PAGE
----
Coffee CD and DVD Reviews
the world of coffee finally moves into the 21st Century, I’ve received 2 DVDs and a CD
for assessment. The DVDs are training aids courtesy of the Coffee
Academy, and the CD is an encyclopaedia of the coffees of the world.
first DVD is “Prepare and Serve Espresso Coffee” from the Coffee
Academy at the William Angliss institute of TAFE, A$26.00 plus postage
The second DVD is “Coffee Art”, from the same source,
A$16.00 plus postage.
The CD is “Les Cafes produits dans le
Monde”, “The Coffees produced throughout the World”, and is Euro 55.00
including postage from the Netherlands. The supplier in this case was
Ivo van der Putten of www.vdpcoffee.nl .
serve Espresso Coffee”
The program is basically a recap of the
actual course as taught at the Coffee Academy. It’s divided into 8
sections, beginning with an introduction where the first “talking head”
is Giancarlo Gusti, proprietor of “Grinders” coffee roasters and a
patriarch of the Australian coffee industry. In fact Giancarlo sold me
the first bag of “real” coffee I’d ever purchased, over 30 years ago
Then it’s into “Growing Harvesting
Roasting”, “Coffee Making Equipment”, “Making Perfect Espresso”,
“Checking the Grind”, “Milk
Texturing”, “The Espresso
Menu” and “Cleaning and Maintenance”.
The “Growing Harvesting Roasting” bit was
filmed in Australia, at the Skybury plantation, one of the most
mechanised in the world. While it is accurate as far as it goes, it
doesn’t really reflect the reality of most coffee growing and
processing in the world, and shows only wet processing of the harvested
beans. The “Roasting” segment is fairly superficial as well.
The nitty gritty parts of actually making
a decent espresso, narrated and performed by Jill Adams, are handled
fairly well and all the basic information is well covered and accurate.
One small niggle is Jill’s “Perfect Espresso Shot”, where the pour
looks to be a little lacking in viscosity. Since this tends to be a
function of the beans, and the beans are Piazza D’Oro, the major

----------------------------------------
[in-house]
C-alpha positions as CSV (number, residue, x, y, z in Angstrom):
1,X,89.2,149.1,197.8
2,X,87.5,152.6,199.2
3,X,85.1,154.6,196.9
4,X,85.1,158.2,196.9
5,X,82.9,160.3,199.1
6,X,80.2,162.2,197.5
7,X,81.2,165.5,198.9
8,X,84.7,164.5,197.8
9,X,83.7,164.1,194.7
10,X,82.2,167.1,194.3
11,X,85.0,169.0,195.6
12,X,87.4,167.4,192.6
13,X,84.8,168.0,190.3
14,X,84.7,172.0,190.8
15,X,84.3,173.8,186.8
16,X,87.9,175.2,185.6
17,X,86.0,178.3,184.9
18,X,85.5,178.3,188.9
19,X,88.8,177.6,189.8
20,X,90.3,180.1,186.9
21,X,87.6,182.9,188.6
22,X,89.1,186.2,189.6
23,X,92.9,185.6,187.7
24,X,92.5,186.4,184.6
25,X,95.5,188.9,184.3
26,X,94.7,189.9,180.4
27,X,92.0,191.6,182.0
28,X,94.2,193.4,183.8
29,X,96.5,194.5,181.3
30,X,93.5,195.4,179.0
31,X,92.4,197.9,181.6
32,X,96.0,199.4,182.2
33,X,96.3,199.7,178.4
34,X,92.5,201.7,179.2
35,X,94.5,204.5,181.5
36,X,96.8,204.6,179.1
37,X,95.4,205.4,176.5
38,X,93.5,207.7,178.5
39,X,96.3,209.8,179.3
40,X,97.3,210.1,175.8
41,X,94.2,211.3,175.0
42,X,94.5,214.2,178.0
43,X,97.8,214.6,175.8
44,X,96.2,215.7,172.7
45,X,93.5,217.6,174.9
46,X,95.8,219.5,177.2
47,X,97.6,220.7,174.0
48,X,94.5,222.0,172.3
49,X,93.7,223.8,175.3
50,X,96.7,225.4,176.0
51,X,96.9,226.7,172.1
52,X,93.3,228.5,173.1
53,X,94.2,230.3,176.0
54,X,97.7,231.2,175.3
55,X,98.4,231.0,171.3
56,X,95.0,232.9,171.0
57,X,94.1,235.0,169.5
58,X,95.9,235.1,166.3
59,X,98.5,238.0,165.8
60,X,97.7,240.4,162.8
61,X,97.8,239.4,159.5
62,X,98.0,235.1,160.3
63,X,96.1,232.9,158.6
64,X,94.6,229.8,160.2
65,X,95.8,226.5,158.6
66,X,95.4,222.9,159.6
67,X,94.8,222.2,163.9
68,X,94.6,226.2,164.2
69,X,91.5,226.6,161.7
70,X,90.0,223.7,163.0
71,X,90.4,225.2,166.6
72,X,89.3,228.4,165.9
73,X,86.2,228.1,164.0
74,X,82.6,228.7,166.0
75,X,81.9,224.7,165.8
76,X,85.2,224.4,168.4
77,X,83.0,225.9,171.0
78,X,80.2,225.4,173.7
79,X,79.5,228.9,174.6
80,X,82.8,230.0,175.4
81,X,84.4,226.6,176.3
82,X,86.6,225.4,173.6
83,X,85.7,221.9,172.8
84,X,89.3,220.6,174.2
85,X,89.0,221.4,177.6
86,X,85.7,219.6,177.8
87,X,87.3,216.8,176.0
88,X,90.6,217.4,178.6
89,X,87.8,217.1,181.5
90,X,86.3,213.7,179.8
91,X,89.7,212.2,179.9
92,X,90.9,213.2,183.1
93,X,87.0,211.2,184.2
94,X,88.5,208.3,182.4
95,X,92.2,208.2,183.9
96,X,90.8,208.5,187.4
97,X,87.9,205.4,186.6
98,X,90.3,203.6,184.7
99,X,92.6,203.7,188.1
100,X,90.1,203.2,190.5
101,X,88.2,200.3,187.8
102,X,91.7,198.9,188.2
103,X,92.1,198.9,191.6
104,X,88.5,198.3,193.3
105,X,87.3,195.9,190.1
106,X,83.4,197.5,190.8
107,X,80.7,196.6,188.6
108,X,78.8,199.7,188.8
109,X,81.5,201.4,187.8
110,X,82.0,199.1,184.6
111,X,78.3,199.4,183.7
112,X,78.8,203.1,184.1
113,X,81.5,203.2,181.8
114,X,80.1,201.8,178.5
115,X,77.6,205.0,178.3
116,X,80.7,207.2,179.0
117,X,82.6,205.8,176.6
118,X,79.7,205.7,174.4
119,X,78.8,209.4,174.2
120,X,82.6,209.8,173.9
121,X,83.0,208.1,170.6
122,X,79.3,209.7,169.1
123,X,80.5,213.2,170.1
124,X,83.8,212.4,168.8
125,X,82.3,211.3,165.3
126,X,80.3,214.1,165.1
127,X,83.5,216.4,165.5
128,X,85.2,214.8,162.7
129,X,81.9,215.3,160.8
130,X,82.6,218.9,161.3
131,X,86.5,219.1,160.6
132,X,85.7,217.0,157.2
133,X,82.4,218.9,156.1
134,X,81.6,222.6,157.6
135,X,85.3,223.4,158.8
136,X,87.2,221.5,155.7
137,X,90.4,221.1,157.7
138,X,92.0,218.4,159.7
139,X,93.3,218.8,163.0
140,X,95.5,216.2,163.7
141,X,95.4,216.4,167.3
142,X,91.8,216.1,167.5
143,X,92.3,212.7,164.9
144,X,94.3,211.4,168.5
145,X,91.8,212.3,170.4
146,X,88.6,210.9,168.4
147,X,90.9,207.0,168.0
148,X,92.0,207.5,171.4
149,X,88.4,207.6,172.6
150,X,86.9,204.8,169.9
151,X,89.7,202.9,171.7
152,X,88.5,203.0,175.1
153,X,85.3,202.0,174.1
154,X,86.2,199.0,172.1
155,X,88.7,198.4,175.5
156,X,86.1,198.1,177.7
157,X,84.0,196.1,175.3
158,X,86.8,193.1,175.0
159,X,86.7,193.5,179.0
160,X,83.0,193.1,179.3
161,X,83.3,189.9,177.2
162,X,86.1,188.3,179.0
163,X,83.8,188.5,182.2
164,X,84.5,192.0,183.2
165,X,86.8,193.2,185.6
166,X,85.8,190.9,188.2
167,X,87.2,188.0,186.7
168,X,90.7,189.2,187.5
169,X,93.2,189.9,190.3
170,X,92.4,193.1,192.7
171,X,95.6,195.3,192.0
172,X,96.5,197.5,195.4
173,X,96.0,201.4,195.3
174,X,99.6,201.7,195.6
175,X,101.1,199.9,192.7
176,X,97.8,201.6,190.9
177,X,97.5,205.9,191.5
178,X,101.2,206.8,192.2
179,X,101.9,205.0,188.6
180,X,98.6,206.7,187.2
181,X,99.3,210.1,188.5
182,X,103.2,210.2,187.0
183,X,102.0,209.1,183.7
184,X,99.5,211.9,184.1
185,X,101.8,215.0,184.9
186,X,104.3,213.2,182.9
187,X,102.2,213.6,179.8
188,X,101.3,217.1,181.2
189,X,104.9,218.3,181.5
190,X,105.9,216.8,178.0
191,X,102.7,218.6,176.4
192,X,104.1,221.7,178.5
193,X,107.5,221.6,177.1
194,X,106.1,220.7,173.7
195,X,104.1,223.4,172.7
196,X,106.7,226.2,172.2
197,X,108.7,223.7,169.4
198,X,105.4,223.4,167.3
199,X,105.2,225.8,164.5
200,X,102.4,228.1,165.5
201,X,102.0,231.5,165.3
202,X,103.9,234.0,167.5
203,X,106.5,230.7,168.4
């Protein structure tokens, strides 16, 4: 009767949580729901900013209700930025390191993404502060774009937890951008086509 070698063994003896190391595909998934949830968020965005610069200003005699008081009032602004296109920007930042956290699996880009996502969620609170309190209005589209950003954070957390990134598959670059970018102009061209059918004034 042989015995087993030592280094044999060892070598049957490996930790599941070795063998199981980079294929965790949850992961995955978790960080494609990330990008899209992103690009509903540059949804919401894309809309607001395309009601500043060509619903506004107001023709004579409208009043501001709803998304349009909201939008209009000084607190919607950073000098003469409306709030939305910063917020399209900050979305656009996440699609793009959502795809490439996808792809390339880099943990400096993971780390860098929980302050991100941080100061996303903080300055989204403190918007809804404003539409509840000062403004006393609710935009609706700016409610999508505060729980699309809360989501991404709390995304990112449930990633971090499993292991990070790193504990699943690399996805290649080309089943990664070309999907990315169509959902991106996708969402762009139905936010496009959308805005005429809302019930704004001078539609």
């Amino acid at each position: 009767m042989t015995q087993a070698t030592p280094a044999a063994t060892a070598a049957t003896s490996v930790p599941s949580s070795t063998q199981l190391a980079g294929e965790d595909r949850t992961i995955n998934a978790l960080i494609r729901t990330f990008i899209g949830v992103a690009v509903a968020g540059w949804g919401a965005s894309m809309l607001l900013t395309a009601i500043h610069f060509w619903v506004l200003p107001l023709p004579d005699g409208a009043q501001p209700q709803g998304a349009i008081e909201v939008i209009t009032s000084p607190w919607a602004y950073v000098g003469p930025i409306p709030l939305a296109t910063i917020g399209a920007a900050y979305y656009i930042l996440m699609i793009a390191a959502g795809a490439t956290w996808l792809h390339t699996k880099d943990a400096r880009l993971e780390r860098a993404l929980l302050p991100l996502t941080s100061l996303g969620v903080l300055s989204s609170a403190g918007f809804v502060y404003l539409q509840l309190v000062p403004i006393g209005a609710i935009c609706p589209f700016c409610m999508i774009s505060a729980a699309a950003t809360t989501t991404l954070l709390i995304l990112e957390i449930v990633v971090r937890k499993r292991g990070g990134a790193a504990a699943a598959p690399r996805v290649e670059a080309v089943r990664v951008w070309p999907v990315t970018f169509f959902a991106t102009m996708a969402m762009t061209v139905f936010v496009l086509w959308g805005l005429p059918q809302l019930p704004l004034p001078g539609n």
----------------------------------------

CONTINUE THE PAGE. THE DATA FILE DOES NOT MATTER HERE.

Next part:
sponsor of the Academy, I suppose it couldn’t be helped.
Overall this DVD is an excellent basic
introduction to the world of espresso production. There’s a lot that
could still be done to improve it, though, and some of the things I’d
like to see are:
explanations of WHY you do things, rather than just telling you WHAT
you should be doing.
and explanations of common problems with espresso production and milk
texturing, and a troubleshooting guide explaining what to do when
things go wrong.
in depth explanations of what an excellent espresso actually looks and
However, I have to say that at the price
(and especially compared to the cost of most of the books on the
subject) there should be a copy of this DVD in every café in Australia.
It should be required viewing for proprietors AND staff, and it would
go a LONG way towards improving the general standard of espresso!
This appears to be a short movie supplied
in DVD format, which demonstrates how to produce various forms of “Latte
Art”. While it’s OK as far as it goes, it could have
gone a LOT further in terms of tips and tricks, common mistakes to
avoid, practice exercises for beginners etc. It seems to have
originally been meant for video, and makes no attempt to exploit the
multimedia features available for DVD.
My verdict on this one would be that in
its present format it would only appeal to enthusiasts with plenty of
time and milk for practice. It’s not really “step-by-step” enough for
the novice barista, although several close viewings would probably give
enough clues to start you off. However, compared to some of the other
training materials available, the price is excellent!
“The Coffees Produced
throughout the World” by P. Jobin & Cie.
This CD-ROM effectively replaces and
updates the original Jobin coffee encyclopaedia, which weighs in at 4kg
and currently sells for
US$225.00. (http://secure.stoneworks.com/scaashop )
To quote from the SCAA website, “The green coffee
professional’s ultimate reference book. In French, English and Spanish,
this book covers everything about all eighty coffee producing nations
that you could ever want to know; the amount of acreage devoted to
coffee, soil condition, botanical varietal, yield, major ports,
economy, harvest season, political structure, etc.”
The CD edition is in
English and French only, and at present available for Windows, although
a Mac version is in the works. It requires the installation of the
Borland Java Virtual Machine before it will run, and when you first
start the CD it attempts to connect to the internet and download the
JVM, a 14 meg download! This is somewhat stupid as a copy is already
present on the CD, and can be installed by looking at the CD contents
in Explorer and clicking on the file.
If you’re involved
with any aspect of the green coffee business it’s worth the trouble. I
don’t know of any other reference work in the coffee industry that
covers the breadth of detail that Jobin does. My only complaint would
be that slightly more specific cupping notes about the various coffees,
instead of general descriptions along the lines of “can sometimes
compete with standard arabica”, would be more useful. Otherwise you can
search by country, continent or typing in the country name, and
discover an impressive amount of detail about how, where and when
coffee is grown and harvested.
Jobin is now an
affordable “Must Have” for anyone seriously involved in the Specialty